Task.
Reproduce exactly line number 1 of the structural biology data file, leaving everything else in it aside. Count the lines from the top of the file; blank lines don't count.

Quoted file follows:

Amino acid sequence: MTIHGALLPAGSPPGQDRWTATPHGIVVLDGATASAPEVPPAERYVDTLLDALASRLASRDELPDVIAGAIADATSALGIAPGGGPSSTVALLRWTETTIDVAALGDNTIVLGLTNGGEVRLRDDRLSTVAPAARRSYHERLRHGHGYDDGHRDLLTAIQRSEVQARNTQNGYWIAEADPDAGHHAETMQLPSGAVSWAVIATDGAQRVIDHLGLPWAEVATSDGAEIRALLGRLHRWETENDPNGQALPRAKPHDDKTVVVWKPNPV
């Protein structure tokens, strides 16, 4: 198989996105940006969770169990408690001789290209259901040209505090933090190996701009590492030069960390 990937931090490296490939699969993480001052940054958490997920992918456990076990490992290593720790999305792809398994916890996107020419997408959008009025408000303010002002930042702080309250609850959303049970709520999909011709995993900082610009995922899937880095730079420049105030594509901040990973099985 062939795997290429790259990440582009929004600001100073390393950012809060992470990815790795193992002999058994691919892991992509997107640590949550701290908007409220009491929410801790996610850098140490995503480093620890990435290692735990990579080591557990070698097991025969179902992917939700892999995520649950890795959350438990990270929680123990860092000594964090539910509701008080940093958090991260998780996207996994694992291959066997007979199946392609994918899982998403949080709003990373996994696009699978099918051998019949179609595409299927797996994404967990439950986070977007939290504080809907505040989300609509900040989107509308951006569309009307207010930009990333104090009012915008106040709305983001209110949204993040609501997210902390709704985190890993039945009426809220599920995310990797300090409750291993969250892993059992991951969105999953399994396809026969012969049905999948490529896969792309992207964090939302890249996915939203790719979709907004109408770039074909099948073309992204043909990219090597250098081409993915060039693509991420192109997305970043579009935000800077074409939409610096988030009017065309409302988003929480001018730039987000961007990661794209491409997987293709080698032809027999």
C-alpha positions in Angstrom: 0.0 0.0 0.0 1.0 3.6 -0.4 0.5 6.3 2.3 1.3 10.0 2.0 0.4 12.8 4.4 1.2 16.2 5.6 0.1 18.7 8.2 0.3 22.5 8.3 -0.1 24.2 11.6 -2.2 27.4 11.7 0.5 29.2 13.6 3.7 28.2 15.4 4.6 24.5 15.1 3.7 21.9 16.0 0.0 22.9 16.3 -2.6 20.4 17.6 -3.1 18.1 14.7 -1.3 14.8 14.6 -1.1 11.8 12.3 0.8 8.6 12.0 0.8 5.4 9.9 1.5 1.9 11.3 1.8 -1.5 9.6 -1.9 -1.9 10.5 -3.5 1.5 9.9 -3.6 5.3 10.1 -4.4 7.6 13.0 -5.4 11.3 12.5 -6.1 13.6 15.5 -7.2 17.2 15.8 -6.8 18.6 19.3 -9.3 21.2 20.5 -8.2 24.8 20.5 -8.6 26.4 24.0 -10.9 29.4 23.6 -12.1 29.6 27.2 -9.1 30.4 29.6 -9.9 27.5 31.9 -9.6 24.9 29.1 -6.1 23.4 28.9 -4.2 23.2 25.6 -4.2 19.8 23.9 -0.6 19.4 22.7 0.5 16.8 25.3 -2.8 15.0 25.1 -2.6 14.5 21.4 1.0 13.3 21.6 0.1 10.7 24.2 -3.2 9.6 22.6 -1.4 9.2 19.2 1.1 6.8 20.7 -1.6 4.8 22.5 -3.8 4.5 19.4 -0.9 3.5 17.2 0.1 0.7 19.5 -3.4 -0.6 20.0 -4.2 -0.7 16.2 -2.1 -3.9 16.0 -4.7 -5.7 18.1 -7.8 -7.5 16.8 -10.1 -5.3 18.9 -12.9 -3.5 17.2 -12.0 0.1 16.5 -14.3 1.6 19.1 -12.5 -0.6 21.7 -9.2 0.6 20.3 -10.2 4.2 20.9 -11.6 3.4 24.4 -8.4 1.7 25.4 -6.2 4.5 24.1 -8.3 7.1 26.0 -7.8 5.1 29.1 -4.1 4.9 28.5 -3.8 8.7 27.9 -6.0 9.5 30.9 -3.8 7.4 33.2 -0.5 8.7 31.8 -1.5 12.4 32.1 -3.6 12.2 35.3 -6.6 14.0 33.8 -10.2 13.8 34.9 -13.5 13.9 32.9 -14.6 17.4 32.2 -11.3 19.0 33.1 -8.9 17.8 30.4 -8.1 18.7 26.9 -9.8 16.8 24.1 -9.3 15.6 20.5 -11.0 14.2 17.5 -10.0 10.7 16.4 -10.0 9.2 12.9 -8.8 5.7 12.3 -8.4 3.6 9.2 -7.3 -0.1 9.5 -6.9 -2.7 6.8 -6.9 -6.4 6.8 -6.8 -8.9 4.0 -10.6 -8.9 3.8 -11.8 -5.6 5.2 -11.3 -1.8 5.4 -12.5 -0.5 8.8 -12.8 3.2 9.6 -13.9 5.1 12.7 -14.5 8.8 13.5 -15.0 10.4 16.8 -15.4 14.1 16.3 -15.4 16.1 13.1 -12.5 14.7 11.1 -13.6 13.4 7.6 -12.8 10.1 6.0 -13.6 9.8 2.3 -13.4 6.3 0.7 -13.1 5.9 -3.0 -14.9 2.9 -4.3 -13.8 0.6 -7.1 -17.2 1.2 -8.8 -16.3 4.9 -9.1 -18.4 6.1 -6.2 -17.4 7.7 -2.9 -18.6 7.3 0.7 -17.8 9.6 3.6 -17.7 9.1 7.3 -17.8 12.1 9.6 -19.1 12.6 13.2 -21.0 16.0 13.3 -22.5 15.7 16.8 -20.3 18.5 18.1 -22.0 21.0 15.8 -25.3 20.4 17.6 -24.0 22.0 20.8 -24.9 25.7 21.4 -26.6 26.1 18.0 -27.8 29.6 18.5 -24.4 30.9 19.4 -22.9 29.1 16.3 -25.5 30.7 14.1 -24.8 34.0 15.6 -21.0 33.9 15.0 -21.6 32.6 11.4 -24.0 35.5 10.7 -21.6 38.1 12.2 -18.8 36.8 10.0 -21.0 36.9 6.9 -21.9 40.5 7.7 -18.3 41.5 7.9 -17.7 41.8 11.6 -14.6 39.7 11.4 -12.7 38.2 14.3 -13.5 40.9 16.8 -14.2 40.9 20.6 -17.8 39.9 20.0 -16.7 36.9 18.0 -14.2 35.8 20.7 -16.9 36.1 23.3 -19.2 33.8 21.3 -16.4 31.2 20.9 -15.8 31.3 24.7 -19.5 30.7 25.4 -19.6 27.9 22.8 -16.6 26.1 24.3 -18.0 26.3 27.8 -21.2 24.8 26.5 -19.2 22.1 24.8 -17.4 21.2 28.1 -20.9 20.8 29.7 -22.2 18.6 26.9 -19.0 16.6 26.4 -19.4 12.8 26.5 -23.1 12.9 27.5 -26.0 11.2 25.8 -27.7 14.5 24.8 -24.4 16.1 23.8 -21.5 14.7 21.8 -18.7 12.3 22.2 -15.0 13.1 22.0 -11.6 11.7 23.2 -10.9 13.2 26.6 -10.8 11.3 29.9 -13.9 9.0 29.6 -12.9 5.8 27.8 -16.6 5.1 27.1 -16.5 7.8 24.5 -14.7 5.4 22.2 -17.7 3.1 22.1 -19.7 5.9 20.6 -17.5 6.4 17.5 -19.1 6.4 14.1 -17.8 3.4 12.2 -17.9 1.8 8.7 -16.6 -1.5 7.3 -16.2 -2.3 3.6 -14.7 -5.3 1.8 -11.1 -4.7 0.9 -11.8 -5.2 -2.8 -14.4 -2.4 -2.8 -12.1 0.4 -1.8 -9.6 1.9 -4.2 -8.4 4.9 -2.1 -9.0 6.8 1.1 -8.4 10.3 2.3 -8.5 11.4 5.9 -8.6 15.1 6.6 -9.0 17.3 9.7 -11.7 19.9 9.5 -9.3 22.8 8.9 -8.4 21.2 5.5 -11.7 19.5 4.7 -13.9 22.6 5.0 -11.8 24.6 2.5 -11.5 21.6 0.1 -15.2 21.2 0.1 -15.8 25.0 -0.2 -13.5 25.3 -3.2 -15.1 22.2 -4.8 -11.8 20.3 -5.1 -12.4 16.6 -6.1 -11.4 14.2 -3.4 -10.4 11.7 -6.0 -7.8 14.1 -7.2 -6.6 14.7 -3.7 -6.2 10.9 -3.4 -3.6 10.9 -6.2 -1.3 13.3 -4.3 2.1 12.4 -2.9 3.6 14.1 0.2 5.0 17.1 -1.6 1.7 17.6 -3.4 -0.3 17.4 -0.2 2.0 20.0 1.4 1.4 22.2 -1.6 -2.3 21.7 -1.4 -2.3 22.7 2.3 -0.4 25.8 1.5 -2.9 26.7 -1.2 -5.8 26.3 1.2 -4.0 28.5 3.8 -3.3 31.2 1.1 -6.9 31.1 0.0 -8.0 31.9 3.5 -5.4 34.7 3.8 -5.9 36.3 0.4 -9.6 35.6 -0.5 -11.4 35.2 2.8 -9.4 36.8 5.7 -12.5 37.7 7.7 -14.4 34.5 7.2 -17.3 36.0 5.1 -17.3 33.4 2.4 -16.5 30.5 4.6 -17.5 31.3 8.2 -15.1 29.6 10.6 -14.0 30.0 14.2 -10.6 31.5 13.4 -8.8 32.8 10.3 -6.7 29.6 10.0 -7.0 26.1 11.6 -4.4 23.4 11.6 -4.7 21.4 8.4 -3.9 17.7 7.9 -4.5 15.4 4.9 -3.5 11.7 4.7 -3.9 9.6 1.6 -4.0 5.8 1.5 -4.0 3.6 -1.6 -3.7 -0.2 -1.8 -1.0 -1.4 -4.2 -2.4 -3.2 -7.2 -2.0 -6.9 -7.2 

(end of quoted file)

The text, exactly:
Amino acid sequence: MTIHGALLPAGSPPGQDRWTATPHGIVVLDGATASAPEVPPAERYVDTLLDALASRLASRDELPDVIAGAIADATSALGIAPGGGPSSTVALLRWTETTIDVAALGDNTIVLGLTNGGEVRLRDDRLSTVAPAARRSYHERLRHGHGYDDGHRDLLTAIQRSEVQARNTQNGYWIAEADPDAGHHAETMQLPSGAVSWAVIATDGAQRVIDHLGLPWAEVATSDGAEIRALLGRLHRWETENDPNGQALPRAKPHDDKTVVVWKPNPV